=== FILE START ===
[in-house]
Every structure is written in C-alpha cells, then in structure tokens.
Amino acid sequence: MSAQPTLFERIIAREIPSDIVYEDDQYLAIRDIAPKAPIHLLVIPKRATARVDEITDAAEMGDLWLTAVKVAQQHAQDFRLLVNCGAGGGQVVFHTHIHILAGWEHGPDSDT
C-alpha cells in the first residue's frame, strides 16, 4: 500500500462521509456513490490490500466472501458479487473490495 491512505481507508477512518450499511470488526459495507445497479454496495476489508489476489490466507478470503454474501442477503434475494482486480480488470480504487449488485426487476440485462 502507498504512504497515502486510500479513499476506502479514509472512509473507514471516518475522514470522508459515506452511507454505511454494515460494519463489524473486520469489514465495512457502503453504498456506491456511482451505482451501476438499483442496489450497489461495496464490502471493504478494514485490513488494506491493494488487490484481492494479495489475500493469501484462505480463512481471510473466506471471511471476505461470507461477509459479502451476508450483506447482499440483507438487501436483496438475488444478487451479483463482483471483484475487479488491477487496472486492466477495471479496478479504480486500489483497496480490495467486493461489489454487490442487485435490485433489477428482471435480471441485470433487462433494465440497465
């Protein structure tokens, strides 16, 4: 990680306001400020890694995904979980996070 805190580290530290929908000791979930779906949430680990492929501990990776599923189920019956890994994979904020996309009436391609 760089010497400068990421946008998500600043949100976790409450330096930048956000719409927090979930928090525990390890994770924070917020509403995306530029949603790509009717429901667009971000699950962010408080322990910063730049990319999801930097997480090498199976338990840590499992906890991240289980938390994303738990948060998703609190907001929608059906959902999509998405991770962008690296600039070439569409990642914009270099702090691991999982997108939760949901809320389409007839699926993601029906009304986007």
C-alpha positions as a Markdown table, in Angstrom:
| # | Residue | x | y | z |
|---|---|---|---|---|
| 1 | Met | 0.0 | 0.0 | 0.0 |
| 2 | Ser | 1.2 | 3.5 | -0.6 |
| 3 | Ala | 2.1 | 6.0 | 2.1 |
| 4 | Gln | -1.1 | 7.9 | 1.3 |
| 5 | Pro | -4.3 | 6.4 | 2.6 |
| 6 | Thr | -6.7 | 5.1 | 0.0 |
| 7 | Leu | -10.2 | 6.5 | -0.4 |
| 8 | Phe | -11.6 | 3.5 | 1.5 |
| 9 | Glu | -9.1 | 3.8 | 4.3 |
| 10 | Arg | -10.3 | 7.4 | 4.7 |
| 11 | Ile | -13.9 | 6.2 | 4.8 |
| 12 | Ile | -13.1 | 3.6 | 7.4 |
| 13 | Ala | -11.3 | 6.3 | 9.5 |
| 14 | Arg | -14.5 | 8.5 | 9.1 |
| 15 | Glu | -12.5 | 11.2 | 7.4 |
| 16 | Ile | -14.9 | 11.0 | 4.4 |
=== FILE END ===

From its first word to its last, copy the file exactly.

[in-house]
Every structure is written in C-alpha cells, then in structure tokens.
Amino acid sequence: MSAQPTLFERIIAREIPSDIVYEDDQYLAIRDIAPKAPIHLLVIPKRATARVDEITDAAEMGDLWLTAVKVAQQHAQDFRLLVNCGAGGGQVVFHTHIHILAGWEHGPDSDT
C-alpha cells in the first residue's frame, strides 16, 4: 500500500462521509456513490490490500466472501458479487473490495 491512505481507508477512518450499511470488526459495507445497479454496495476489508489476489490466507478470503454474501442477503434475494482486480480488470480504487449488485426487476440485462 502507498504512504497515502486510500479513499476506502479514509472512509473507514471516518475522514470522508459515506452511507454505511454494515460494519463489524473486520469489514465495512457502503453504498456506491456511482451505482451501476438499483442496489450497489461495496464490502471493504478494514485490513488494506491493494488487490484481492494479495489475500493469501484462505480463512481471510473466506471471511471476505461470507461477509459479502451476508450483506447482499440483507438487501436483496438475488444478487451479483463482483471483484475487479488491477487496472486492466477495471479496478479504480486500489483497496480490495467486493461489489454487490442487485435490485433489477428482471435480471441485470433487462433494465440497465
């Protein structure tokens, strides 16, 4: 990680306001400020890694995904979980996070 805190580290530290929908000791979930779906949430680990492929501990990776599923189920019956890994994979904020996309009436391609 760089010497400068990421946008998500600043949100976790409450330096930048956000719409927090979930928090525990390890994770924070917020509403995306530029949603790509009717429901667009971000699950962010408080322990910063730049990319999801930097997480090498199976338990840590499992906890991240289980938390994303738990948060998703609190907001929608059906959902999509998405991770962008690296600039070439569409990642914009270099702090691991999982997108939760949901809320389409007839699926993601029906009304986007």
C-alpha positions as a Markdown table, in Angstrom:
| # | Residue | x | y | z |
|---|---|---|---|---|
| 1 | Met | 0.0 | 0.0 | 0.0 |
| 2 | Ser | 1.2 | 3.5 | -0.6 |
| 3 | Ala | 2.1 | 6.0 | 2.1 |
| 4 | Gln | -1.1 | 7.9 | 1.3 |
| 5 | Pro | -4.3 | 6.4 | 2.6 |
| 6 | Thr | -6.7 | 5.1 | 0.0 |
| 7 | Leu | -10.2 | 6.5 | -0.4 |
| 8 | Phe | -11.6 | 3.5 | 1.5 |
| 9 | Glu | -9.1 | 3.8 | 4.3 |
| 10 | Arg | -10.3 | 7.4 | 4.7 |
| 11 | Ile | -13.9 | 6.2 | 4.8 |
| 12 | Ile | -13.1 | 3.6 | 7.4 |
| 13 | Ala | -11.3 | 6.3 | 9.5 |
| 14 | Arg | -14.5 | 8.5 | 9.1 |
| 15 | Glu | -12.5 | 11.2 | 7.4 |
| 16 | Ile | -14.9 | 11.0 | 4.4 |